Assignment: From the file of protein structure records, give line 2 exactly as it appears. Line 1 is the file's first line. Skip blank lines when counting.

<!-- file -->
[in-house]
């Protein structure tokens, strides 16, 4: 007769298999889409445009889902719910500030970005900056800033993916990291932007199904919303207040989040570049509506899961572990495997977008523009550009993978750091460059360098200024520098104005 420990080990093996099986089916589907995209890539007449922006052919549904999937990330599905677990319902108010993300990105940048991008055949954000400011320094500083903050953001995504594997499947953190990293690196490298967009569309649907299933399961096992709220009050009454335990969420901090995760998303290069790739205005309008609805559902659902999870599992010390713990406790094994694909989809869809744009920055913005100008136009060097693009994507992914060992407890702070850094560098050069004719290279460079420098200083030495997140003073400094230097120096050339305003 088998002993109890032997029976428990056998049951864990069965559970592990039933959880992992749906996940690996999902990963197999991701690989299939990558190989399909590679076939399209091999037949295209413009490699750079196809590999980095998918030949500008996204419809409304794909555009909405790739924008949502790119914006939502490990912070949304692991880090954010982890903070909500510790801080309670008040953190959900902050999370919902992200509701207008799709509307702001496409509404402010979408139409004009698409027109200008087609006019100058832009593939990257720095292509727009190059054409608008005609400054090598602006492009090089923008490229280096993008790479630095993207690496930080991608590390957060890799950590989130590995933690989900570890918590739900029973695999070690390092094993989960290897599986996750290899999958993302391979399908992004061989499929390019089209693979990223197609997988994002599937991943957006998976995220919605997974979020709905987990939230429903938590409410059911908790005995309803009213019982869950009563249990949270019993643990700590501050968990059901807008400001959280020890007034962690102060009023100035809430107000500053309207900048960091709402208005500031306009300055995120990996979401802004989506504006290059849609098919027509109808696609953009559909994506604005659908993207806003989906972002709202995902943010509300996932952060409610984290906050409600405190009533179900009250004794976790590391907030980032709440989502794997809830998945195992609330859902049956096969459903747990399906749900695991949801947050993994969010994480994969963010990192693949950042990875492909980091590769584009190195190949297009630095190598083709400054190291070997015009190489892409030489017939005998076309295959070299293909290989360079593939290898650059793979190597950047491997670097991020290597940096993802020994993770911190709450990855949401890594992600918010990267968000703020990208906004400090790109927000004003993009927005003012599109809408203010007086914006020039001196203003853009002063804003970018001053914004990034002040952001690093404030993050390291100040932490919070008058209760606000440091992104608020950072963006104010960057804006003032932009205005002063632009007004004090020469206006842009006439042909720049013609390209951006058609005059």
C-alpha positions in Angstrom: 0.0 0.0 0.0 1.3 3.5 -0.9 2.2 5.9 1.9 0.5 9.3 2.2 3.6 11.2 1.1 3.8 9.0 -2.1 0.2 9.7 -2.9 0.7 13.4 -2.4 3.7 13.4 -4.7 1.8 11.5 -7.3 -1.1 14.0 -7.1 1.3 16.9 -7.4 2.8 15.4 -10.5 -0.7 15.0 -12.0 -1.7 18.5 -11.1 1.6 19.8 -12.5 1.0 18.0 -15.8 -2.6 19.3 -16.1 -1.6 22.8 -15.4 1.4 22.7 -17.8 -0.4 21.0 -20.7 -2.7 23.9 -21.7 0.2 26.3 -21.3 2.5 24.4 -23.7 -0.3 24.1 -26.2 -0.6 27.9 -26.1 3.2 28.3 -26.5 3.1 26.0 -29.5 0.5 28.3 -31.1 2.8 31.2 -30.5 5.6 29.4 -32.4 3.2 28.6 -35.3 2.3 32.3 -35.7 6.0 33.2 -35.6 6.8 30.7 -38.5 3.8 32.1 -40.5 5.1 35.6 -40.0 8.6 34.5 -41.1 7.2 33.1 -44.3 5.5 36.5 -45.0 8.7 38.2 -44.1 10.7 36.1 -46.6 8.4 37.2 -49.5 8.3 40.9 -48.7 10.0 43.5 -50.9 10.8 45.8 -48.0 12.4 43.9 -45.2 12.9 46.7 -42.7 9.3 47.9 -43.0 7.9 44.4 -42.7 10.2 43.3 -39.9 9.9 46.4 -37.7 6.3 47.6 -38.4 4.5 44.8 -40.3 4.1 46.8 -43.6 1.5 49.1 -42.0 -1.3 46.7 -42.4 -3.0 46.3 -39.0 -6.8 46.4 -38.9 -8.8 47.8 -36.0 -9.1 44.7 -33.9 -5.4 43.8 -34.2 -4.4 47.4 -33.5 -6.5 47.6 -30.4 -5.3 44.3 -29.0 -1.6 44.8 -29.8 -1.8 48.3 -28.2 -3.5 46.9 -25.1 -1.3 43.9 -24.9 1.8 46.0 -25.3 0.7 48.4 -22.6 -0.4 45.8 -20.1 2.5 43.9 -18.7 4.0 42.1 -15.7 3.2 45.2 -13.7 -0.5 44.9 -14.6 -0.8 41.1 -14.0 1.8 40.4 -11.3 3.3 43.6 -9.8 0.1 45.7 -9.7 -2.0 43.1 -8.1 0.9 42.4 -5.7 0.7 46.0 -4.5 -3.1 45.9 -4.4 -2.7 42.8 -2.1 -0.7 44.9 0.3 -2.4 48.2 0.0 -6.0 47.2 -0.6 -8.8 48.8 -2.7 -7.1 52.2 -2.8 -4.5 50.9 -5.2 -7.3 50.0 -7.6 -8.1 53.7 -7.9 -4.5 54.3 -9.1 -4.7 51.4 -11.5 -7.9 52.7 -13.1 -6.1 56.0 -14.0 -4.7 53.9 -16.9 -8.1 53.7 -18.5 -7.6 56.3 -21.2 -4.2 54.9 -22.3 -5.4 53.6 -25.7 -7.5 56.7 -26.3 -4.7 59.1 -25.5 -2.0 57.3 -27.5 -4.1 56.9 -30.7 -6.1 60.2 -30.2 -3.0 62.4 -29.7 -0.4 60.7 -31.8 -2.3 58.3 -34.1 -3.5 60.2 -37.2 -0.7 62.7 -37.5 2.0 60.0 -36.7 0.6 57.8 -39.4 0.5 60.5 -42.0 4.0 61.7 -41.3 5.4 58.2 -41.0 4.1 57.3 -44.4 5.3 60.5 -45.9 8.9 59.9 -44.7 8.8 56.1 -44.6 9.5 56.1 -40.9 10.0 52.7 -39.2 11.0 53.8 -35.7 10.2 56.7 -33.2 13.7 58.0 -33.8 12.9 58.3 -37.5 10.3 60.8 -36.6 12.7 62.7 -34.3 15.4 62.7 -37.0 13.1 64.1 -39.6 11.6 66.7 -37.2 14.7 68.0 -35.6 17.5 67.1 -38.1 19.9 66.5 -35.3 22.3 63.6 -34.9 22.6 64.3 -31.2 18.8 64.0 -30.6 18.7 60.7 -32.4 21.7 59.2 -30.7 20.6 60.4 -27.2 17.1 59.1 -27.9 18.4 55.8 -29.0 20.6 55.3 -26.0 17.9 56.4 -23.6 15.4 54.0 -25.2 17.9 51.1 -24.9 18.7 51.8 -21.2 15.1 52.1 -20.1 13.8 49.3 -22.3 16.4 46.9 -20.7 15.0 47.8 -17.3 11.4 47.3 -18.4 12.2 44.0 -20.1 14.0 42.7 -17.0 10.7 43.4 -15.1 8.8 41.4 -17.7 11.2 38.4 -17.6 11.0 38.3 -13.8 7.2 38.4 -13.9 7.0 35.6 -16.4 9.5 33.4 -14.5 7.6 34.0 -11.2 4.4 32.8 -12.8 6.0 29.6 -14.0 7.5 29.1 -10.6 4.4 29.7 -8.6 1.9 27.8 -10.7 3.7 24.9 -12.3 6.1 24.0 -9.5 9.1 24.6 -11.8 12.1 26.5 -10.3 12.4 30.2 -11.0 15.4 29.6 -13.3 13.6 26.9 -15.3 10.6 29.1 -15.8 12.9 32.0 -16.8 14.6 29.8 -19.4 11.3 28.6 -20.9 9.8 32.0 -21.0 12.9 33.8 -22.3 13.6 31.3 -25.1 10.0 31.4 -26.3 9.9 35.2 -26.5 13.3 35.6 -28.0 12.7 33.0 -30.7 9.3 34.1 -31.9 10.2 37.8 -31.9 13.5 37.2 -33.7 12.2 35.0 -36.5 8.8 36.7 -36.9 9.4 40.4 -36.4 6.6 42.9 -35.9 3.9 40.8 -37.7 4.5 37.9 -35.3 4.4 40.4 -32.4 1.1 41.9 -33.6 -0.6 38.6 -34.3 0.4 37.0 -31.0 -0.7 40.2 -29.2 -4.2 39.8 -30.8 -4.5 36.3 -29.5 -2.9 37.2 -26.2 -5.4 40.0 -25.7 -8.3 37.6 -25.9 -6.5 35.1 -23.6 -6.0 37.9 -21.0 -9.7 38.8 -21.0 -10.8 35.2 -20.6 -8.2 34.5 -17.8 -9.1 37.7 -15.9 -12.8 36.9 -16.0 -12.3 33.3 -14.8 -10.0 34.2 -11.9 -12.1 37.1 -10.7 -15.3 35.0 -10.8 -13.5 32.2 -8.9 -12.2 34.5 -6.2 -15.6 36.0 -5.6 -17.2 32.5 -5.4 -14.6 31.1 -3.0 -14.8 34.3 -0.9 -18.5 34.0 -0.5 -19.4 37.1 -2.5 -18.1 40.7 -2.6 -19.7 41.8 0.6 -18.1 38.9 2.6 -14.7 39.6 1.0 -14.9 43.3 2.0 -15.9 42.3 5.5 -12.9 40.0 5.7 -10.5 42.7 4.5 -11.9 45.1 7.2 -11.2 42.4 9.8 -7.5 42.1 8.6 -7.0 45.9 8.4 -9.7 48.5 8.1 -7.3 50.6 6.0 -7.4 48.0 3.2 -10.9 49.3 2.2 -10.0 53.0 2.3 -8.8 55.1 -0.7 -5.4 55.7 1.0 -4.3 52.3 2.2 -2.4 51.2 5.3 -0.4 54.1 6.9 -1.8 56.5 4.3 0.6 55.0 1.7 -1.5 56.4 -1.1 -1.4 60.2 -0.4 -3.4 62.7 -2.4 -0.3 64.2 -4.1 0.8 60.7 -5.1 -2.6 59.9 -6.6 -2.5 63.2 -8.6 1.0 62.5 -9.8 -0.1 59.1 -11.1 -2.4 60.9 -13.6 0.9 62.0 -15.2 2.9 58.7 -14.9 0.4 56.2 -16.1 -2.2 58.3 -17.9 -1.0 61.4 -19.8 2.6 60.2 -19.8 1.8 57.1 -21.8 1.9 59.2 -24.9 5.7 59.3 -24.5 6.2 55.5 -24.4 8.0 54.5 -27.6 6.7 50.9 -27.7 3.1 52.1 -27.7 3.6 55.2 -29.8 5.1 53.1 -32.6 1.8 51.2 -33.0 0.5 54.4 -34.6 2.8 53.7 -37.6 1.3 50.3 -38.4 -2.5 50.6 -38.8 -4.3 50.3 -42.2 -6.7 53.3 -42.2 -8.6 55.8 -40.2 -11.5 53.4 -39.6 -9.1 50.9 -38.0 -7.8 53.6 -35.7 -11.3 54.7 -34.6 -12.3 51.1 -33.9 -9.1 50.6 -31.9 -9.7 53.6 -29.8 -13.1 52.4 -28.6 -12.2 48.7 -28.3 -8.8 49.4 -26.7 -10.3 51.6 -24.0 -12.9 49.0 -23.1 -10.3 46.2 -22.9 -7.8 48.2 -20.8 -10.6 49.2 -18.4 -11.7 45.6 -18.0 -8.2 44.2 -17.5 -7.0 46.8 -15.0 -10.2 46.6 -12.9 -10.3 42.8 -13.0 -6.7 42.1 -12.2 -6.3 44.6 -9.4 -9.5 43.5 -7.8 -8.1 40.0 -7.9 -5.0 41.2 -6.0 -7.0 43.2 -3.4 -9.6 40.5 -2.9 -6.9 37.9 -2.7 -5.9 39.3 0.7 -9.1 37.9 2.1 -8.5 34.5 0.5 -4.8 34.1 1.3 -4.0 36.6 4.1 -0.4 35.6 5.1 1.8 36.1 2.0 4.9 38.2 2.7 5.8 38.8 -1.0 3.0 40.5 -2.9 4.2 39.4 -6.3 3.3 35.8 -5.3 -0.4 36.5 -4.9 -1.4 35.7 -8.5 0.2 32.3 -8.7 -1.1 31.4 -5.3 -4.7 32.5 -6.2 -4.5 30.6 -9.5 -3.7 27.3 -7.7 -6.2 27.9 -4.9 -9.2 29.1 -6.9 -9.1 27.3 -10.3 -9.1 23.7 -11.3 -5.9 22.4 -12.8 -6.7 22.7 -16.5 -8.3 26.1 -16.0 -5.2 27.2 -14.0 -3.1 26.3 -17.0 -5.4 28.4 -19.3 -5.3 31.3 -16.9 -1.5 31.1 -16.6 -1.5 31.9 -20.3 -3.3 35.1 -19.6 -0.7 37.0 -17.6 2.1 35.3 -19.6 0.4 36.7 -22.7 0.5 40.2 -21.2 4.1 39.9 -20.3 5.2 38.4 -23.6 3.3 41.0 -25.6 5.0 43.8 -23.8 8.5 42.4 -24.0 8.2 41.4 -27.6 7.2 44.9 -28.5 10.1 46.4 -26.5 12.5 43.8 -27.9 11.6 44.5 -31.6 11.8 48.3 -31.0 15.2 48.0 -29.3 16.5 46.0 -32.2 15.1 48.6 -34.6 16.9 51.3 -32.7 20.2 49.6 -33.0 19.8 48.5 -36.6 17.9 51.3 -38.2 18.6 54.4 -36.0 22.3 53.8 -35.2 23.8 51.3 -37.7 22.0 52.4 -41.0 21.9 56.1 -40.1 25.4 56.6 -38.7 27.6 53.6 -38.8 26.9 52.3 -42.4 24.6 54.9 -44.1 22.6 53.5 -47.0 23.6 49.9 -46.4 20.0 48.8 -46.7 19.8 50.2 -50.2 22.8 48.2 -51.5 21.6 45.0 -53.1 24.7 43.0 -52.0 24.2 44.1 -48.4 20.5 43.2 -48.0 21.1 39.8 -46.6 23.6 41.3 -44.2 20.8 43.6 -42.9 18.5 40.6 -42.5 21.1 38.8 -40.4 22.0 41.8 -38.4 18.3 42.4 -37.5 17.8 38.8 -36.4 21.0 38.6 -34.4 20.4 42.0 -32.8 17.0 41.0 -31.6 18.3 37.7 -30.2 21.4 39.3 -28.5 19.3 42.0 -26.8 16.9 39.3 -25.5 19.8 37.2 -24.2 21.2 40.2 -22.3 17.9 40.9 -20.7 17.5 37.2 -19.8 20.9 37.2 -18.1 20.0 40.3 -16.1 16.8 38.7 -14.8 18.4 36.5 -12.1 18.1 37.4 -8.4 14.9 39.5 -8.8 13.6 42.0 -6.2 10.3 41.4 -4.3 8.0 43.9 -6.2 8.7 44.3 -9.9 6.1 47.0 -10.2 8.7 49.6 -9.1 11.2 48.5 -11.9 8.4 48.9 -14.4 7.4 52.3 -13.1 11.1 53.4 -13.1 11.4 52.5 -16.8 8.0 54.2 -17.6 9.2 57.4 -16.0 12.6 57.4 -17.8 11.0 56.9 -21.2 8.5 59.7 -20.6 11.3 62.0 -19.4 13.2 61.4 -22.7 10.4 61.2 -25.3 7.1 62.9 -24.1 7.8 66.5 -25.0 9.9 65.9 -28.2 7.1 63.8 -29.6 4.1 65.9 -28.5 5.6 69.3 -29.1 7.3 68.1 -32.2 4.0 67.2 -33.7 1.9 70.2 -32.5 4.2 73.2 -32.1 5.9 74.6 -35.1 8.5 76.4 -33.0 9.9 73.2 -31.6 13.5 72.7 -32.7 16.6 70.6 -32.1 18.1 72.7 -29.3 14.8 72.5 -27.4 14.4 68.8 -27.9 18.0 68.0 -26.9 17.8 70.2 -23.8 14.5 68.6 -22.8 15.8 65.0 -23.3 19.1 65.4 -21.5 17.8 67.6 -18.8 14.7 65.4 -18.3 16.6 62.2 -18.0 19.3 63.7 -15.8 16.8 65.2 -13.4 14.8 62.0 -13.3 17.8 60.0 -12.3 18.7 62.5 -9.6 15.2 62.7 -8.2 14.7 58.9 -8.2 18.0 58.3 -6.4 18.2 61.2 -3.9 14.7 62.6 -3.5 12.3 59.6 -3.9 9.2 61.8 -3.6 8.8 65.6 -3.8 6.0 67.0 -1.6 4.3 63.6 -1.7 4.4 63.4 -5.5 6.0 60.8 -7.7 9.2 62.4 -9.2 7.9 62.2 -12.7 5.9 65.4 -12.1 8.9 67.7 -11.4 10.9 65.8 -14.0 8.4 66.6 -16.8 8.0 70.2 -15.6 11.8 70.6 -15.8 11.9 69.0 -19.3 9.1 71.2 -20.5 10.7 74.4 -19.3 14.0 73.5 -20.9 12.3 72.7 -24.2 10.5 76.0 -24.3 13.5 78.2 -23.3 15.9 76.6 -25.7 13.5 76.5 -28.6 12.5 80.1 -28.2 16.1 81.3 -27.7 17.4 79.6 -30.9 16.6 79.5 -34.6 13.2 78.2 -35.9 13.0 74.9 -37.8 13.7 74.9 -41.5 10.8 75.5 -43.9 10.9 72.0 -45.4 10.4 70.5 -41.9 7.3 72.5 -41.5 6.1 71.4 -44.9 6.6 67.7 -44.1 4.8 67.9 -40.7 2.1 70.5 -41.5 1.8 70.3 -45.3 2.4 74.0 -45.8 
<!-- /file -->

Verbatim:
């Protein structure tokens, strides 16, 4: 007769298999889409445009889902719910500030970005900056800033993916990291932007199904919303207040989040570049509506899961572990495997977008523009550009993978750091460059360098200024520098104005 420990080990093996099986089916589907995209890539007449922006052919549904999937990330599905677990319902108010993300990105940048991008055949954000400011320094500083903050953001995504594997499947953190990293690196490298967009569309649907299933399961096992709220009050009454335990969420901090995760998303290069790739205005309008609805559902659902999870599992010390713990406790094994694909989809869809744009920055913005100008136009060097693009994507992914060992407890702070850094560098050069004719290279460079420098200083030495997140003073400094230097120096050339305003 088998002993109890032997029976428990056998049951864990069965559970592990039933959880992992749906996940690996999902990963197999991701690989299939990558190989399909590679076939399209091999037949295209413009490699750079196809590999980095998918030949500008996204419809409304794909555009909405790739924008949502790119914006939502490990912070949304692991880090954010982890903070909500510790801080309670008040953190959900902050999370919902992200509701207008799709509307702001496409509404402010979408139409004009698409027109200008087609006019100058832009593939990257720095292509727009190059054409608008005609400054090598602006492009090089923008490229280096993008790479630095993207690496930080991608590390957060890799950590989130590995933690989900570890918590739900029973695999070690390092094993989960290897599986996750290899999958993302391979399908992004061989499929390019089209693979990223197609997988994002599937991943957006998976995220919605997974979020709905987990939230429903938590409410059911908790005995309803009213019982869950009563249990949270019993643990700590501050968990059901807008400001959280020890007034962690102060009023100035809430107000500053309207900048960091709402208005500031306009300055995120990996979401802004989506504006290059849609098919027509109808696609953009559909994506604005659908993207806003989906972002709202995902943010509300996932952060409610984290906050409600405190009533179900009250004794976790590391907030980032709440989502794997809830998945195992609330859902049956096969459903747990399906749900695991949801947050993994969010994480994969963010990192693949950042990875492909980091590769584009190195190949297009630095190598083709400054190291070997015009190489892409030489017939005998076309295959070299293909290989360079593939290898650059793979190597950047491997670097991020290597940096993802020994993770911190709450990855949401890594992600918010990267968000703020990208906004400090790109927000004003993009927005003012599109809408203010007086914006020039001196203003853009002063804003970018001053914004990034002040952001690093404030993050390291100040932490919070008058209760606000440091992104608020950072963006104010960057804006003032932009205005002063632009007004004090020469206006842009006439042909720049013609390209951006058609005059």